My father, Francesco Vigliatore, who immigrated to Toronto, Canada from Italy in the 1960s with only $200 in his pocket. He really was in pursuit of the North American dream to leave his small town in Calabria to find success, happiness, and a better life abroad. He eventually brought his wife, Anna, and had three sons. That is when they started a journey together of resilience, perseverance, and passion. My mother and father are also role models for resiliency. Watching my father work so hard as a mechanic, then as a business owner, and of course, as a father, is all my brothers and I needed to motivate us to try our very best as we were growing up. We also had our mother who was a successful Hairstylist and chose to stay home to take care of us and deal with the hardships of being married to a husband that worked very long hours. That was their thing, to work hard for their family.
Together, both Francesco and Anna decided very early on that they had a common goal and that was to raise “good” kids in guiding them towards habits and behaviors that promote positive character traits like kindness and generosity. My now 80-year-old father recently explained what his perception of good was: to be a good father and husband at all costs and to be a good person at work. His resilient demeanor was characterized by his ability to delay gratification for the sake of others, specifically his kids and his employees.
In education, we are constantly in a quest for the “WHY” behind what we do. My parents’ ability to “know their WHY'' was what allowed them to be strong in mind, body and spirit for their sons while enduring stressful and trying times of having a busy family and business. I think I can speak for both my brothers when I say that our parents were our childhood role models and that we constantly look back at my parents’ tremendous resilience to help us deal with the stress of our current lives.
My father continues to be a role model for me when it comes to perseverance and resilience. In 2019, he finally decided to deal with his consistent knee pain and have knee replacement surgery. His reasoning was that he wanted to stay meaningful to his family. For my father, that meant everything from fixing our cars to being able to play with his grandkids. Not to mention that he still has one foot in his business to this day. Once again, he had his “WHY” that guided him through his journey to recovery and back to his regular duties as Nonno, husband and father. His quest to overcome obstacles for his family will always be a motivational reference for me. Like my wife, my father accepted failure and setbacks but used them as opportunities to succeed in the long run. He will often admit that he couldn’t have recovered without the help and strength that my mom provided for him, disclosing that she was the one who he turned to at his worst. I guess role models need role models too.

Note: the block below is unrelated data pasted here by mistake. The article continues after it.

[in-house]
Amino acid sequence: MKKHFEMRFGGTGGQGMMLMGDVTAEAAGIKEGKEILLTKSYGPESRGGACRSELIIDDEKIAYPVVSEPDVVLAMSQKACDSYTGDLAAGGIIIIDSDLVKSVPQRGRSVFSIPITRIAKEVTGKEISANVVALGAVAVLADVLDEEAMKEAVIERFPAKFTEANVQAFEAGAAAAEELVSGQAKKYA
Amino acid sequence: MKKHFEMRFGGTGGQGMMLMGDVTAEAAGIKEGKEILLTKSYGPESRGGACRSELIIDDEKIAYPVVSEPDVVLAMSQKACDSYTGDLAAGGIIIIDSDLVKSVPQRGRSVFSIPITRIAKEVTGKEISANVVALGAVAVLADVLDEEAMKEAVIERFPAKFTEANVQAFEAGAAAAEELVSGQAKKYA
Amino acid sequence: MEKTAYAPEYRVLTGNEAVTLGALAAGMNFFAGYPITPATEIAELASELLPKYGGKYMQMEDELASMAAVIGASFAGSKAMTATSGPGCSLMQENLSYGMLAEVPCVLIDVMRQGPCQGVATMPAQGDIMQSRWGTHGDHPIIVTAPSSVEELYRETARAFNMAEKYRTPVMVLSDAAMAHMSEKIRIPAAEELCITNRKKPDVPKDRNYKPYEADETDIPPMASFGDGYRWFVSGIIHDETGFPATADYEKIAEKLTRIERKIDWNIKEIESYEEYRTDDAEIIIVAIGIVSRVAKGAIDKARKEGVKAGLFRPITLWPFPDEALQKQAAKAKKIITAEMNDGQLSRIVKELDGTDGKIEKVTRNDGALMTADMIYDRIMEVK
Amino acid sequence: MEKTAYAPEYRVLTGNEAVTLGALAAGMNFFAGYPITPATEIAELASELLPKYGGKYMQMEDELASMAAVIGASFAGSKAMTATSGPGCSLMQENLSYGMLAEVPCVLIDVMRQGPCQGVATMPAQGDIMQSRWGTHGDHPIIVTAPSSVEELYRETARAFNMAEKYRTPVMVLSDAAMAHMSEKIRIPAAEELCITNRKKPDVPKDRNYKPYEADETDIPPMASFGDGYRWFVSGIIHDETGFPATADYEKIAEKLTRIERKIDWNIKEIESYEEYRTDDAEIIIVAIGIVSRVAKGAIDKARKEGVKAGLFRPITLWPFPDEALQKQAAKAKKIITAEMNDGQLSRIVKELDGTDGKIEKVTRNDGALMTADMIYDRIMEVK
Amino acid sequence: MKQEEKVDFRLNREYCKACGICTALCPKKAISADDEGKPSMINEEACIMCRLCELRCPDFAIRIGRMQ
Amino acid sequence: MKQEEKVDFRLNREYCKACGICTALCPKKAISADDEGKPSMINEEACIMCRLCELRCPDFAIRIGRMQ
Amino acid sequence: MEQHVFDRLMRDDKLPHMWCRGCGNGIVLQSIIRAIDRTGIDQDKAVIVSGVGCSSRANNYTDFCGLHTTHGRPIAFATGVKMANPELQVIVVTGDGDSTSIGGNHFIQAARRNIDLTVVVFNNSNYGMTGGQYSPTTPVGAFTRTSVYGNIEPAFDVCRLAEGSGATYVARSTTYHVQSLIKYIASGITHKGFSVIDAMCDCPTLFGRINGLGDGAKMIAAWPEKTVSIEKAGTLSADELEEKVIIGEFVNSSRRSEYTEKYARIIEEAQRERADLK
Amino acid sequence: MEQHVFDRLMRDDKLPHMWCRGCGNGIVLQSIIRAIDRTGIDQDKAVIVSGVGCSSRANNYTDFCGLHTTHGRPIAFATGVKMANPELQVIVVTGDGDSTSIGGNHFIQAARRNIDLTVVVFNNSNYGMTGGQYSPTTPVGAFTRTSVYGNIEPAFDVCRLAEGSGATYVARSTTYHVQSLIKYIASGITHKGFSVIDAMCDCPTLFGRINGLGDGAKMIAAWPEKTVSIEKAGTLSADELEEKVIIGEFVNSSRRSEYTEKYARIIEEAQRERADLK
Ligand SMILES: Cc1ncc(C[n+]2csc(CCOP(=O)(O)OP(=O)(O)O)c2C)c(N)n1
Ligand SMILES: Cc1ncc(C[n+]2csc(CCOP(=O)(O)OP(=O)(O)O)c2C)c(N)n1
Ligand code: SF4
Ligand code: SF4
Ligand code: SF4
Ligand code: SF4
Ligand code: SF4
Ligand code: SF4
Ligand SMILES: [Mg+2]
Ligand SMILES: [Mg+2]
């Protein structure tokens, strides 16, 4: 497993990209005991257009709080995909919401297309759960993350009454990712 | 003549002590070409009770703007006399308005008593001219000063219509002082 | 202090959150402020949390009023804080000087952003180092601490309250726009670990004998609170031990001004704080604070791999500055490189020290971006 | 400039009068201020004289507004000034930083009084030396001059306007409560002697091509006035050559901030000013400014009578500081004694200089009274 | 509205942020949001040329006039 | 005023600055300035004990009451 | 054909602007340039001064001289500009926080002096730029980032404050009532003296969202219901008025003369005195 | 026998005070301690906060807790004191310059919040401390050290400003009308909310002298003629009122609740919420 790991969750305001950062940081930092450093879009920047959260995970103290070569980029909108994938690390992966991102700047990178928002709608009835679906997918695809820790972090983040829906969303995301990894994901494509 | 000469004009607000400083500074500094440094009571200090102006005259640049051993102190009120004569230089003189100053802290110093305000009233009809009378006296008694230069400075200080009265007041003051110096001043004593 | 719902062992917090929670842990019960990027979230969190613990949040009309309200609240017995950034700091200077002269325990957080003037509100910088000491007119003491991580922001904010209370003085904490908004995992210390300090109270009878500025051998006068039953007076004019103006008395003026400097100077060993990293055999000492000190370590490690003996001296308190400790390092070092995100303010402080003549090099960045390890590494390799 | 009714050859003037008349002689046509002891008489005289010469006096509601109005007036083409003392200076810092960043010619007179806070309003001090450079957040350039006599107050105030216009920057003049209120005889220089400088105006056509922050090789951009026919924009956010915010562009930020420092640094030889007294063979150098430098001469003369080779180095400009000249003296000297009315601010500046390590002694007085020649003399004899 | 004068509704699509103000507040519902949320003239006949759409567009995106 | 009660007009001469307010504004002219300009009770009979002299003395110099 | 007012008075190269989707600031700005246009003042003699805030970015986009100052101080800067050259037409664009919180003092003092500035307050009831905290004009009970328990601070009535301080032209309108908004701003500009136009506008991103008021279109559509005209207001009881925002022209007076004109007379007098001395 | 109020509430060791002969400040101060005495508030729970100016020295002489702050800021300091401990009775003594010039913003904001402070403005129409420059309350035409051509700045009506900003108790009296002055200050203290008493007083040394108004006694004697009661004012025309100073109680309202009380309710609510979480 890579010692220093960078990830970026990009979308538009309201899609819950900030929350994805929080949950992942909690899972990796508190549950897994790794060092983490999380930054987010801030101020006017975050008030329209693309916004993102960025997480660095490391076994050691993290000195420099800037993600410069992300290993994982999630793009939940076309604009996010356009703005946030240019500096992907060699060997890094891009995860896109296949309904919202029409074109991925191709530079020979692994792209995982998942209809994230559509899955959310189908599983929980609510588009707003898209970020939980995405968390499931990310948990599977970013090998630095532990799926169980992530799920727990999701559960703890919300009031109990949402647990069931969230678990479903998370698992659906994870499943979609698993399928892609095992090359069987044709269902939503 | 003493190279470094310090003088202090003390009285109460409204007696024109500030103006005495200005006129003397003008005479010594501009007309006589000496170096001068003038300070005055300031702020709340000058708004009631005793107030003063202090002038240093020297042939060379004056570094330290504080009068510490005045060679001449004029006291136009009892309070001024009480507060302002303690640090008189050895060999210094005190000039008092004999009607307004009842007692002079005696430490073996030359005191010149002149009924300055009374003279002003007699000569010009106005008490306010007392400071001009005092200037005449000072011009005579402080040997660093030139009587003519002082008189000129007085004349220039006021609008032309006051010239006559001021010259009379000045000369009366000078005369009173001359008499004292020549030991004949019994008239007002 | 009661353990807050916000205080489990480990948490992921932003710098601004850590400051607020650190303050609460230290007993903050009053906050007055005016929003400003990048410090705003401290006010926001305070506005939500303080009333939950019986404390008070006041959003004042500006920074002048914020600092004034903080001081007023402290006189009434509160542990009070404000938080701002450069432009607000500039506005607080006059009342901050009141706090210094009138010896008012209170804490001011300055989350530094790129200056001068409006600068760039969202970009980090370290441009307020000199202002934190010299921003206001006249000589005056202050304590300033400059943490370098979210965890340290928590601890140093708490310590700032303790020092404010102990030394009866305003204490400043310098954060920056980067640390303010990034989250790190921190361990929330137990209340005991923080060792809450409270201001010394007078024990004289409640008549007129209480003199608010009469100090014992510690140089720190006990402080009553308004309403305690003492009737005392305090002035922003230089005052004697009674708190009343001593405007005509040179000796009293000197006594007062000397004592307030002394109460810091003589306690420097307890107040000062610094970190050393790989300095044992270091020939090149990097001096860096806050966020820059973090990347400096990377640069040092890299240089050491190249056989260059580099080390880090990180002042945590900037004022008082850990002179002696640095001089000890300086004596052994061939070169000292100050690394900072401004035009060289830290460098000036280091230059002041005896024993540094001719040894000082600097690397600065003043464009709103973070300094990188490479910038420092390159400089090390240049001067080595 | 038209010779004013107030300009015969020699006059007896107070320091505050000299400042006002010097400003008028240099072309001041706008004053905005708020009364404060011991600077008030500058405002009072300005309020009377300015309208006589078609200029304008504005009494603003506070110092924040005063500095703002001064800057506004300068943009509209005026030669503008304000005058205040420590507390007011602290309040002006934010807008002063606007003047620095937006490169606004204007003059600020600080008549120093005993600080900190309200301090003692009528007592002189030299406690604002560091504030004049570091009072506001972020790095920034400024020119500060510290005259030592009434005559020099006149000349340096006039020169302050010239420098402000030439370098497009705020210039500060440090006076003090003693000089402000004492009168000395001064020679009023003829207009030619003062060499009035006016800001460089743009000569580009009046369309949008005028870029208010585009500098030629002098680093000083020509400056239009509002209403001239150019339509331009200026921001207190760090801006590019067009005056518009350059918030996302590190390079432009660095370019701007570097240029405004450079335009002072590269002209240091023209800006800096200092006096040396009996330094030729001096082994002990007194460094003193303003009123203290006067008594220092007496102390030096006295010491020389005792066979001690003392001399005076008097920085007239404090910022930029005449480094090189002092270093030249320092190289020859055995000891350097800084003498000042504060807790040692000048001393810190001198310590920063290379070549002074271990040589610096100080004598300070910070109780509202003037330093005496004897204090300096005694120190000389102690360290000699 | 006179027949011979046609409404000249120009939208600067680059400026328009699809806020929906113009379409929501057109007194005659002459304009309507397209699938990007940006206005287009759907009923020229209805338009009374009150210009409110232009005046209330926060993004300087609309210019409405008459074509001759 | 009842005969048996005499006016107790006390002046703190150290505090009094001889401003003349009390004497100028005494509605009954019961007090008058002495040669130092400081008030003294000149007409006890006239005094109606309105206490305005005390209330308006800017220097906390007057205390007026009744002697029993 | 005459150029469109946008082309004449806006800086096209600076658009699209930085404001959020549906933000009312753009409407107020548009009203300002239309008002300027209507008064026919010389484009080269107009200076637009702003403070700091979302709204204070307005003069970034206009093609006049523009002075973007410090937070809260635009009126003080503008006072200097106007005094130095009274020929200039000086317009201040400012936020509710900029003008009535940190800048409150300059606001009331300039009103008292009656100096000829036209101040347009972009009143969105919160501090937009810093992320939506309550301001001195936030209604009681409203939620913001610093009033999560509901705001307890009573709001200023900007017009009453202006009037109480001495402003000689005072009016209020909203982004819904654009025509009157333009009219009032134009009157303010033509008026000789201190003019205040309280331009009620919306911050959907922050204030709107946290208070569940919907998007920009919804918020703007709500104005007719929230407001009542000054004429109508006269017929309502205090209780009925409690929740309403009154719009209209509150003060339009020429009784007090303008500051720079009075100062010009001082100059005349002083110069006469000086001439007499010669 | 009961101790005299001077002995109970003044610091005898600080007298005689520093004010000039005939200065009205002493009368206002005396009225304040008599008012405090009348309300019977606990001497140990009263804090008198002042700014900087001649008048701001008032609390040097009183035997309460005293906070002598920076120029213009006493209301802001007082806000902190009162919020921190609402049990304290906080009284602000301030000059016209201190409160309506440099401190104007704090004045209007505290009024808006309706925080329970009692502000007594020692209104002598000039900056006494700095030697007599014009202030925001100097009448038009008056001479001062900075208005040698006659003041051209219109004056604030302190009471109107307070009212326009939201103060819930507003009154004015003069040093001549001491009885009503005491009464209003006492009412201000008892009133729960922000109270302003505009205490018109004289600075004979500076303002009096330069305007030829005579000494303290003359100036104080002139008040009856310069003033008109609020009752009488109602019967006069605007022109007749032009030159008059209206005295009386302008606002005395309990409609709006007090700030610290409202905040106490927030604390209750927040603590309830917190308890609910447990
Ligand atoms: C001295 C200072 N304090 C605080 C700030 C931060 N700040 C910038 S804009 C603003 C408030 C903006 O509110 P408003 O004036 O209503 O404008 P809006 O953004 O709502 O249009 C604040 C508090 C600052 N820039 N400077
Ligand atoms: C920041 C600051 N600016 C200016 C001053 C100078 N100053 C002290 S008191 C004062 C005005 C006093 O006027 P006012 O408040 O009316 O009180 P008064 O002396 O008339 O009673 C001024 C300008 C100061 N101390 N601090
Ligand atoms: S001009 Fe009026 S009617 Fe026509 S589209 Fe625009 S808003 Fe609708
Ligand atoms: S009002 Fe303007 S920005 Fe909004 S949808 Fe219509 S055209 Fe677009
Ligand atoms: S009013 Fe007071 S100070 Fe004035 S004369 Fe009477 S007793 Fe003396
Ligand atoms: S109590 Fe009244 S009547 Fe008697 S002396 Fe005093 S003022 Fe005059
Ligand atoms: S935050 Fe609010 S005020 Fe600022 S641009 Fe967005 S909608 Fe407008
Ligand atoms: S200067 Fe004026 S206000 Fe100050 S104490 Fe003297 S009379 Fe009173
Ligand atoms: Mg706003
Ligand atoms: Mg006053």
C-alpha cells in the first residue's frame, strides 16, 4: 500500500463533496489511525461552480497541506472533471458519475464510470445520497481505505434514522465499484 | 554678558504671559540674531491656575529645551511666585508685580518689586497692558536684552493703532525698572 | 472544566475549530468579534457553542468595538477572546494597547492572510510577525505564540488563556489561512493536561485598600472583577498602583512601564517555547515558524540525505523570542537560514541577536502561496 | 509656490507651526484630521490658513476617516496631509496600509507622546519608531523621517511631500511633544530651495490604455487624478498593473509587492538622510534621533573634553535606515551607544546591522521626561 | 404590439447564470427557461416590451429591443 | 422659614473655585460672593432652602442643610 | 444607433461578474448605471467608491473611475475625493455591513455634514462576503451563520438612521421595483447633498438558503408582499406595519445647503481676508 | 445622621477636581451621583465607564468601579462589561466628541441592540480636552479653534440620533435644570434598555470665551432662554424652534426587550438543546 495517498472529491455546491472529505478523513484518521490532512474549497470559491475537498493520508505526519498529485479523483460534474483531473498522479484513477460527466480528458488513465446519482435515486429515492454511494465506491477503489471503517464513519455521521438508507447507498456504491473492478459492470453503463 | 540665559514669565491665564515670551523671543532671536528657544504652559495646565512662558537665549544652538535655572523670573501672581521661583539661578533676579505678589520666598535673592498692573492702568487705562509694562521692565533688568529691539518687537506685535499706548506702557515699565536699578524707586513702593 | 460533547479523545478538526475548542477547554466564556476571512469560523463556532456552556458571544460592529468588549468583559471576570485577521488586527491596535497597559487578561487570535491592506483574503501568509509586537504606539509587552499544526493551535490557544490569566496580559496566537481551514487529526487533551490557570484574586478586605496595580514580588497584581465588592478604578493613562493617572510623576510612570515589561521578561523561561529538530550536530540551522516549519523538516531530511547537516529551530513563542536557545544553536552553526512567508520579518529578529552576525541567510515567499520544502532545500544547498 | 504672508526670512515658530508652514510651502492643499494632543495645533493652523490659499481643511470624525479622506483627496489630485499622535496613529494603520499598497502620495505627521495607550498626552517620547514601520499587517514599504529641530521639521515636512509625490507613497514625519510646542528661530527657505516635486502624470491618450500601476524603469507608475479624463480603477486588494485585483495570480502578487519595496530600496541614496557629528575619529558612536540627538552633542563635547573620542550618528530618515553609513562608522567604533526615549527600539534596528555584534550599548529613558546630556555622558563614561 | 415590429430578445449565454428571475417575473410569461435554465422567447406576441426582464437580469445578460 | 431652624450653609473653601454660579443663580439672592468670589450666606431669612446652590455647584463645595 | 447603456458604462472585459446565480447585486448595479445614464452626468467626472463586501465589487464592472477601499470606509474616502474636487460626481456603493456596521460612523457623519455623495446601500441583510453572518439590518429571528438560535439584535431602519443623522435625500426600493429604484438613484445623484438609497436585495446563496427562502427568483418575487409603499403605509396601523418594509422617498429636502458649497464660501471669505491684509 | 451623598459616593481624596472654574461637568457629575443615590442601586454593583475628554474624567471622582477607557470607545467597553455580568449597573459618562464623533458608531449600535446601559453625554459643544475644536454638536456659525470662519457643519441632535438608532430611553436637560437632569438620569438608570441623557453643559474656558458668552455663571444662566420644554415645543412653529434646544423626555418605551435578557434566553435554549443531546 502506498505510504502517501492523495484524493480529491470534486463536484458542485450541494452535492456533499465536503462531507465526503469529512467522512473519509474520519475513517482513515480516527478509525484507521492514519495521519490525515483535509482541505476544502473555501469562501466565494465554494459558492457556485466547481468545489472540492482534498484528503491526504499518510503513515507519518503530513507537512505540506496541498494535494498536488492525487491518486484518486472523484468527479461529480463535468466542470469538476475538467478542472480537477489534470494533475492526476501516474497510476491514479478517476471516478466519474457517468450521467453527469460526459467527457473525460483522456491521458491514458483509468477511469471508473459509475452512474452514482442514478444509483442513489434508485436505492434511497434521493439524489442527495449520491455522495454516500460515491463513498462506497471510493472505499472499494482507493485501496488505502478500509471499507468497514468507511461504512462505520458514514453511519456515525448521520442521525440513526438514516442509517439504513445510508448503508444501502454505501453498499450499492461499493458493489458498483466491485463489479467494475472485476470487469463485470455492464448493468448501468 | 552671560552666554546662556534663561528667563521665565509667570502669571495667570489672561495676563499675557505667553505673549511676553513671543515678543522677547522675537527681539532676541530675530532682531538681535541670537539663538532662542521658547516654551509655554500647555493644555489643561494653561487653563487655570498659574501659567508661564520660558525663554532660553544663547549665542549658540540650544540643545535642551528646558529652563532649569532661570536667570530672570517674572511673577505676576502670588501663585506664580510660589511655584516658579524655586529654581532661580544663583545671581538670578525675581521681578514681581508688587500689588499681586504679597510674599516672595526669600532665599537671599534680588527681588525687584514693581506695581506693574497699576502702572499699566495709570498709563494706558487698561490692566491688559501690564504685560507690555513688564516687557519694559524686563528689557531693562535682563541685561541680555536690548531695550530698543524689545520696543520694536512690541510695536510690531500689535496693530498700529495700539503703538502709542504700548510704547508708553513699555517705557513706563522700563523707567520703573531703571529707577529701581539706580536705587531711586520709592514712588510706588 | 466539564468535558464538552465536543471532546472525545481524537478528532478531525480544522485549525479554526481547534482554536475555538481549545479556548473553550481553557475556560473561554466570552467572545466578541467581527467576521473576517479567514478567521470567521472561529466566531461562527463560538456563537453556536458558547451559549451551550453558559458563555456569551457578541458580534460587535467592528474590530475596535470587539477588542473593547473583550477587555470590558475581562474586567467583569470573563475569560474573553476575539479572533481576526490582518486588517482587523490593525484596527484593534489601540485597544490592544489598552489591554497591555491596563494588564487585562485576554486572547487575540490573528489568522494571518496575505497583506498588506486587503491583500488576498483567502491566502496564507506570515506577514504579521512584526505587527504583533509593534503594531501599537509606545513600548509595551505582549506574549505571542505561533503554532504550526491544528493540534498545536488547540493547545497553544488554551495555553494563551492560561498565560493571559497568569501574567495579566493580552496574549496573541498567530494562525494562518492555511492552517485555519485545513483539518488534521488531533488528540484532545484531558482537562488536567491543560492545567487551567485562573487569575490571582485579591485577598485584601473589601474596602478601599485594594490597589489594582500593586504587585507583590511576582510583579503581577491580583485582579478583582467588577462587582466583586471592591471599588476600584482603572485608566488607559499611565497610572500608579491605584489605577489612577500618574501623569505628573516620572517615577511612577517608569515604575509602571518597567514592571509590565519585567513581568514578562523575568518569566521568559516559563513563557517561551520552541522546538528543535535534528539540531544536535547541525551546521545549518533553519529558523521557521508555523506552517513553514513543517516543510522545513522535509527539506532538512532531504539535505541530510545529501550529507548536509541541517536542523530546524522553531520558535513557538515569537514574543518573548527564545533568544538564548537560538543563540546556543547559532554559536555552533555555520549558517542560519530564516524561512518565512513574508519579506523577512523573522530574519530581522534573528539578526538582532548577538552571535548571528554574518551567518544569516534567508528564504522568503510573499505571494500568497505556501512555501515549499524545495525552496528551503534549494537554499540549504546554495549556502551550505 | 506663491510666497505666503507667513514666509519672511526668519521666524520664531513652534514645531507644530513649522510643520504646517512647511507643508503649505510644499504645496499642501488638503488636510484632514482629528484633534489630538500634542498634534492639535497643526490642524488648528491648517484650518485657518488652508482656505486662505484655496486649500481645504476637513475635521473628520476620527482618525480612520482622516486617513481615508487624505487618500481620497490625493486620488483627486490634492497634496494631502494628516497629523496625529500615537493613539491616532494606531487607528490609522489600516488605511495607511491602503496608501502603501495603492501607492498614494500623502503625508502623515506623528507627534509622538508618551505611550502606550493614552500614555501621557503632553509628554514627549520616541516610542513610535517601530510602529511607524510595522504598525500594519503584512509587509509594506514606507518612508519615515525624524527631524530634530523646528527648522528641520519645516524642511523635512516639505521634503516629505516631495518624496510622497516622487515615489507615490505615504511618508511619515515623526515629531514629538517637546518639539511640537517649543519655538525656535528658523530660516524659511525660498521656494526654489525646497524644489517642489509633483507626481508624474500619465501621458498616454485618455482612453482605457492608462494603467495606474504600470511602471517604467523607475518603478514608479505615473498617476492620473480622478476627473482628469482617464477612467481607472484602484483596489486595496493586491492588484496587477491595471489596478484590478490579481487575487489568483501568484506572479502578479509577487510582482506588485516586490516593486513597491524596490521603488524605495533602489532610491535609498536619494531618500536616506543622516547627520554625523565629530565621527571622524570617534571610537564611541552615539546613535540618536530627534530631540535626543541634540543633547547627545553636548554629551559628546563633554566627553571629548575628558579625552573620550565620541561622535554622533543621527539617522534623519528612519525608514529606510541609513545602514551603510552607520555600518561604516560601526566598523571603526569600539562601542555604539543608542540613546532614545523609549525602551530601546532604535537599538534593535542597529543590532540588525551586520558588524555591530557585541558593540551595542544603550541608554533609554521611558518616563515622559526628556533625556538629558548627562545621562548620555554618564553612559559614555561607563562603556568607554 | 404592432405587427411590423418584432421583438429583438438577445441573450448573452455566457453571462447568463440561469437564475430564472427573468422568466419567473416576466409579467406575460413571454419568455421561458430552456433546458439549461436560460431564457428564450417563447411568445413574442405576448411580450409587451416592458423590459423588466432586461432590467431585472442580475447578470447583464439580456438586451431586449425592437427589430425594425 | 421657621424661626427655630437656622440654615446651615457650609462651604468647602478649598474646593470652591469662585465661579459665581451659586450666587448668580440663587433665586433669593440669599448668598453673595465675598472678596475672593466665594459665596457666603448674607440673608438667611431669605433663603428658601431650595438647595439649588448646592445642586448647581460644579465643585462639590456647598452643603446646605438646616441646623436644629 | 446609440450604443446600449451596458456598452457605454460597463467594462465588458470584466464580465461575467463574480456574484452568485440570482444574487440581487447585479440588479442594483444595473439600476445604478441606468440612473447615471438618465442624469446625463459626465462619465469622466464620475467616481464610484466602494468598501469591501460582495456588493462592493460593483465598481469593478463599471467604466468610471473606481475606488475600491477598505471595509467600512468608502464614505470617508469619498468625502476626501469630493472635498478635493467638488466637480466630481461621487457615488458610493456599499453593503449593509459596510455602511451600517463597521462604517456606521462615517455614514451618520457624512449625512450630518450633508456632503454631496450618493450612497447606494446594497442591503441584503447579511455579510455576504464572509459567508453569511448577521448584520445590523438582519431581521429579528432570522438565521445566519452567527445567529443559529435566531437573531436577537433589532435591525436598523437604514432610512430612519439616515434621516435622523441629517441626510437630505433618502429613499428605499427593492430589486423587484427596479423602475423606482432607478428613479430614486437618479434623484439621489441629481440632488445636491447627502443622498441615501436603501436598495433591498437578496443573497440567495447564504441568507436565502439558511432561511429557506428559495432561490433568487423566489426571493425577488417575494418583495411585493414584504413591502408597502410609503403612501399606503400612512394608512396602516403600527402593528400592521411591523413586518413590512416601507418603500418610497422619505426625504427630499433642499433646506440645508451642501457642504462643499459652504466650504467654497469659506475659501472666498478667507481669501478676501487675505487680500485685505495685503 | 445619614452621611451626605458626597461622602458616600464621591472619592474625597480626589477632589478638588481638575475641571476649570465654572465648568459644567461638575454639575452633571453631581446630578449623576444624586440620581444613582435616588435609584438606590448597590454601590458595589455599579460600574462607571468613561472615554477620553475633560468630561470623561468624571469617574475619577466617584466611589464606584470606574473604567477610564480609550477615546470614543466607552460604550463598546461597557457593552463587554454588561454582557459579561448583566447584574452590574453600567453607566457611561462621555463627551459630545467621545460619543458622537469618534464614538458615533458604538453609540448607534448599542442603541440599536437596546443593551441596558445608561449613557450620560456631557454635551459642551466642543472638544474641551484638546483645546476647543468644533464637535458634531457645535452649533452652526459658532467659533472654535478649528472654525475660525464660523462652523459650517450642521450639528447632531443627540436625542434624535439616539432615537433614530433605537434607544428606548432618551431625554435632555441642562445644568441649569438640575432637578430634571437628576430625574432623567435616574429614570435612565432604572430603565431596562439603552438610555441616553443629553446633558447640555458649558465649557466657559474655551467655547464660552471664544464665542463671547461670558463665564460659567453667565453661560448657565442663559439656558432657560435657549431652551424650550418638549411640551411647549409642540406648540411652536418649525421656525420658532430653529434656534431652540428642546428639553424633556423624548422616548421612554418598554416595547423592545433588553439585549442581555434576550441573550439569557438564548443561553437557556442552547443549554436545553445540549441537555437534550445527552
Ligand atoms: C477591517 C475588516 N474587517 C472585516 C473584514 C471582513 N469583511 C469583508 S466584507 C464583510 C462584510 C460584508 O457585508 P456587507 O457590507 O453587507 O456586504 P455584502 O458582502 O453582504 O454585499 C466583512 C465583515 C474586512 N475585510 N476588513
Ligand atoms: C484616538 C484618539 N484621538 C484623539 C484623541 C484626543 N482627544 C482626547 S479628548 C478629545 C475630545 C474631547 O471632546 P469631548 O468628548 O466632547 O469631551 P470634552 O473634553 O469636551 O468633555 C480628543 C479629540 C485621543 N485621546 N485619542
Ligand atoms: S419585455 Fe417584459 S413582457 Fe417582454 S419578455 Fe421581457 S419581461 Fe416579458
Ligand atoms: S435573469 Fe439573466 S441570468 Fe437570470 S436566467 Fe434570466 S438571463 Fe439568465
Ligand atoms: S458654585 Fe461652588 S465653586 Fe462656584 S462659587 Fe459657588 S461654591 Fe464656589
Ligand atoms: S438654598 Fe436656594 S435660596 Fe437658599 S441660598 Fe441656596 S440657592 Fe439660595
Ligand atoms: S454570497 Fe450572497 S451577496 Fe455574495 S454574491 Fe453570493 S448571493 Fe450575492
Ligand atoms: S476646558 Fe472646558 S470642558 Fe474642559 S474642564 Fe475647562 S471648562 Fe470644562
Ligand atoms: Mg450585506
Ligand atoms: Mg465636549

It seems more important than ever to seek a role model. I see it as research for our souls, as we try to find those people whose behaviour and actions we respect and inspire us to become more resilient and better human beings.
Having the opportunity to have role models around me has supported me to develop the courage to confront obstacles head on and embrace the learning opportunities that follow. Like my role models, believing that I have the ability to persevere in the face of difficult situations and knowing that I will become stronger or better as a result, has helped tremendously with dealing with daily stressors connected with COVID-fatigue and teaching.
Here are the attributes I look for in a role model:
- Exhibiting integrity and honesty when responding to life's obstacles and hardships
- Explicitly establishing their "WHY" behind their purpose and passion for living
- Demonstrating optimism when faced with problems or struggles
The recent pandemic has been a time of hardships and struggles for many, but it also has been an opportunity for learning and self-discovery. As educators, I encourage you to find positive role models and learn from their resiliency in order to deal with obstacles – even ones that we never thought we’d have to deal with in our lifetime, such as COVID-fatigue and hitting that pandemic wall.
Dan Vigliatore is an H&PE Teacher with 18 years of experience. He graduated from York University with BKin (Spec.Hon) & BEd. Dan is also a York University H&PE Instructional Leader and OPHEA Consultant.
Berry B, Dickenson T, Harrist, J, Pomey K, Zheng J, Irvin M., et al. 2020. Teachers and teaching in the midst of a pandemic: Implications for South Carolina’s policy leaders. South Carolina Teacher Education, Columbia. Retreived from sc-teacher.org/wp-content/uploads/2020/08/TG_POLICY_FINAL_AUG5.pdf.
Canadian Teachers Federation. (2020). Teacher Mental Health Check-In Survey. Canadian Teachers Federation, Ottawa, Ontario. p. 8. Retrieved from vox.ctf-fce.ca/wp-content/uploads/2020/11/Doc-13-1-Pandemic-Research-Report-Teacher-Mental-Health-Check-in-Survey.pdf
Lear, S. (2020). COVID fatigue? Here are 6 ways to overcome it
It’s important to stay vigilant, especially if you are living with heart disease or stroke. Retrieved from https://www.heartandstroke.ca/articles/covid-fatigue-here-are-6-ways-to-overcome-it